“These common activities are lots of fun, but can create hazards,” said the Orange Fire Chief. “But a little caution will keep things safe.”
Fireworks are responsible for about 18,500 fires per year, including 1,300 structure fires, according to the National Fire Protection Association. The celebratory explosives also are responsible for about three deaths and $43 million in property damage each year. In 2017, almost 13,000 people were seen in emergency rooms for fireworks-related injuries. More a third of those were under 15 years old.
“Fireworks are inherently dangerous,” the chief said. “That’s one reason they’re illegal in Connecticut for non-professional, non-licensed consumers. We recommend you don’t use consumer fireworks. If you want to see fireworks, go to a professional display.”
While sparklers and fountains are legal, he said they’re just as dangerous as exploding fireworks.
“Sparklers burn at 1,200 degrees,” he said. “To put that in perspective, wood burns at 575 degrees and glass melts at 900 degrees. Would you want your child to hold on to a piece of burning wood?”
Sparklers account for one-quarter of emergency department fireworks-related visits, according to the NFPA, the chief said. More information is available at the NFPA website.
“I can’t think of anyone who doesn’t have some sort of grill, hibachi or other outside cooking areas,” said the chief. “They make great food. But like anything else that operates at high temperatures, you’ve got to be careful.”
Unfortunately, he added, not everyone is. Nationally, grills cause an average of 10,200 home fires a year, including 4,500 structure fires and $123 million in property damage. Grill-related fires cause 10 deaths and 160 injuries each year across the United States.
“It’s important to remember is that these devices are designed to be used outdoors, well away from the home, deck railings and out from under eaves or branches,” he said. “The grill shouldn’t be unattended, and kids and pets should be kept at least three feet away.”
He also recommended starting and ending grilling carefully. For instance, never add gasoline or lighter fluid to “speed up” your coals. And let the coals completely cool before disposing of them in a metal container.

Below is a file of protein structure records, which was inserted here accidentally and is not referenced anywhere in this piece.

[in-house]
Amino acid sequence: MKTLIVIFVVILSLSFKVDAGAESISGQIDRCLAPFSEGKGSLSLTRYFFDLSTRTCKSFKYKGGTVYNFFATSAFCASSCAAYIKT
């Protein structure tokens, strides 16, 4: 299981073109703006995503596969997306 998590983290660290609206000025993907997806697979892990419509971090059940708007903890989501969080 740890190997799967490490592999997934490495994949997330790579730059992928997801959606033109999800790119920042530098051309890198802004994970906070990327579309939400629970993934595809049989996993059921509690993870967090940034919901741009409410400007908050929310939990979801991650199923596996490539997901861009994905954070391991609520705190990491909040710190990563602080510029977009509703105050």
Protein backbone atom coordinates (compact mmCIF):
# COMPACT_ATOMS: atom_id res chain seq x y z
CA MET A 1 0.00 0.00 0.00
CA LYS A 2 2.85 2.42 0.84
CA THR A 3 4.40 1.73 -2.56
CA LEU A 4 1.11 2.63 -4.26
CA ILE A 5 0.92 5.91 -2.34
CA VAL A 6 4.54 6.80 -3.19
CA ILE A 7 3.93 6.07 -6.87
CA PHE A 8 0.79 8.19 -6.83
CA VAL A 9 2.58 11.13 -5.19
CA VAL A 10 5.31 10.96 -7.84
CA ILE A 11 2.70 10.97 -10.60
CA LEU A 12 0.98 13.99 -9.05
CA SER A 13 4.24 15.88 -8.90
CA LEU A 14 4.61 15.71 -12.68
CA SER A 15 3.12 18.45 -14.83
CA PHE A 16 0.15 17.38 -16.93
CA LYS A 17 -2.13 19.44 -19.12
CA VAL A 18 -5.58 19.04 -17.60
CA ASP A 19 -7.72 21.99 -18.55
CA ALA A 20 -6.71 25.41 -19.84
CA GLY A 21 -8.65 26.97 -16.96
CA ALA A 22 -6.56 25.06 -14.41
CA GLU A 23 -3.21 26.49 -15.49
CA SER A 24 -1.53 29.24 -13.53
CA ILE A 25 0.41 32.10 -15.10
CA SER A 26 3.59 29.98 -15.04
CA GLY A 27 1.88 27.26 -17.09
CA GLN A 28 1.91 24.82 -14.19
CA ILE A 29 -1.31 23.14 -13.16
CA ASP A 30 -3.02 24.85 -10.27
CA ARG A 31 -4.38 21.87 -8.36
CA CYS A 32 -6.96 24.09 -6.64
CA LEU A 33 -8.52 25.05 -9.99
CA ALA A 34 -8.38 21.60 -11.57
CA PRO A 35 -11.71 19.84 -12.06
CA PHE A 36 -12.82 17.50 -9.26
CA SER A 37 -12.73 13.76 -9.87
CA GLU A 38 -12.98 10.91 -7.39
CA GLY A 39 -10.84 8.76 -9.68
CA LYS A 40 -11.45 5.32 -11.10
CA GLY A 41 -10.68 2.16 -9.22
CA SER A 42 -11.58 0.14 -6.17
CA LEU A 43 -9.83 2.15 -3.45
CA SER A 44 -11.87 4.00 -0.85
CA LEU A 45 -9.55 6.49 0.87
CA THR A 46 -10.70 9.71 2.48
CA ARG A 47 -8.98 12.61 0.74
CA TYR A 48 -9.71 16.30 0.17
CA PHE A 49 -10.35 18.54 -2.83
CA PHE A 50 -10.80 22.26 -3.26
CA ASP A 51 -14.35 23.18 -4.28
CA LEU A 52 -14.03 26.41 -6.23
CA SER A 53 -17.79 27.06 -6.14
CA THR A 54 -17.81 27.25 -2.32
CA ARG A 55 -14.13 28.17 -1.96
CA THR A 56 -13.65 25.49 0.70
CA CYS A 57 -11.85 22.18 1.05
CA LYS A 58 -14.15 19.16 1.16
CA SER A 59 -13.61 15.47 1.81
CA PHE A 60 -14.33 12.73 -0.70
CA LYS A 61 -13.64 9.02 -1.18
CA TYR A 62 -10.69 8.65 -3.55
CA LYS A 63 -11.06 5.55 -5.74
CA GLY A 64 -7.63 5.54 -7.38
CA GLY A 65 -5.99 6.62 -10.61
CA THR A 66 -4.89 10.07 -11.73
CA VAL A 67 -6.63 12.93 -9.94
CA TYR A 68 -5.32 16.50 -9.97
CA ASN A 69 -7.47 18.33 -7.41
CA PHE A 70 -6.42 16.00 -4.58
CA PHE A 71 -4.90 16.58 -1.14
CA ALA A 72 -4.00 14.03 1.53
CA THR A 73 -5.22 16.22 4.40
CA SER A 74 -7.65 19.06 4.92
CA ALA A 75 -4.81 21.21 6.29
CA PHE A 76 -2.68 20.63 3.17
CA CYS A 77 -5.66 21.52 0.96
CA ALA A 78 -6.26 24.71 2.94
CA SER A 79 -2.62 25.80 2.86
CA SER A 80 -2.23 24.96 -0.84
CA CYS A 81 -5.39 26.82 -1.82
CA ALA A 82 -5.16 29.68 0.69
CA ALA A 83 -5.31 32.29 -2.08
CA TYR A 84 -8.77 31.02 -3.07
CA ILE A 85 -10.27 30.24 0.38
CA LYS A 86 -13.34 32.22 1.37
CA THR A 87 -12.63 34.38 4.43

For propane grills, the gas tank hose should be checked for leaks at the beginning of the year. If you smell gas, shut off your grill and have it serviced by a professional. If the flame goes out, turn off the grill and the gas and wait at least five minutes before relighting. If you smell gas after you’ve had it serviced or turned it off, call the fire department.
“July is the peak month for grill fires,” said the chief. “Roughly half of the injuries involving grills are thermal burns. Either one can ruin a great cookout.”
More information about grilling safety is available on the NFPA website.
“Summer should be a time for lots of fun,” he said. “Being careful around grills and seeing fireworks displays performed by professionals are two important steps anyone can take to keep things fun while avoiding injuries and property damage.”
Those with questions can call the Orange Volunteer Fire Department at 203-891-4703.
About Orange Volunteer Fire Association
The Orange Volunteer Fire Association provides fire protection residents and businesses in Orange and, through mutual aid, surrounding towns. Members receive training in fire suppression, rescue, hazardous materials response, homeland security issues, and other emergency services.
Operating strictly with revenues from fund-raisers and donations, the Orange Volunteer Fire Department is one of the remaining few all-volunteer incorporated fire departments in Connecticut. Active members are on-call to serve the community on a 24-hour/seven-day basis, responding from stations on Orange Center Road and Boston Post Road.
In addition, the fire company offers public education services including lectures, demonstrations, and training. For information about membership, donations or public education, call (203) 891-4703, click on https://www.orangevfd.org/ or find us on Facebook.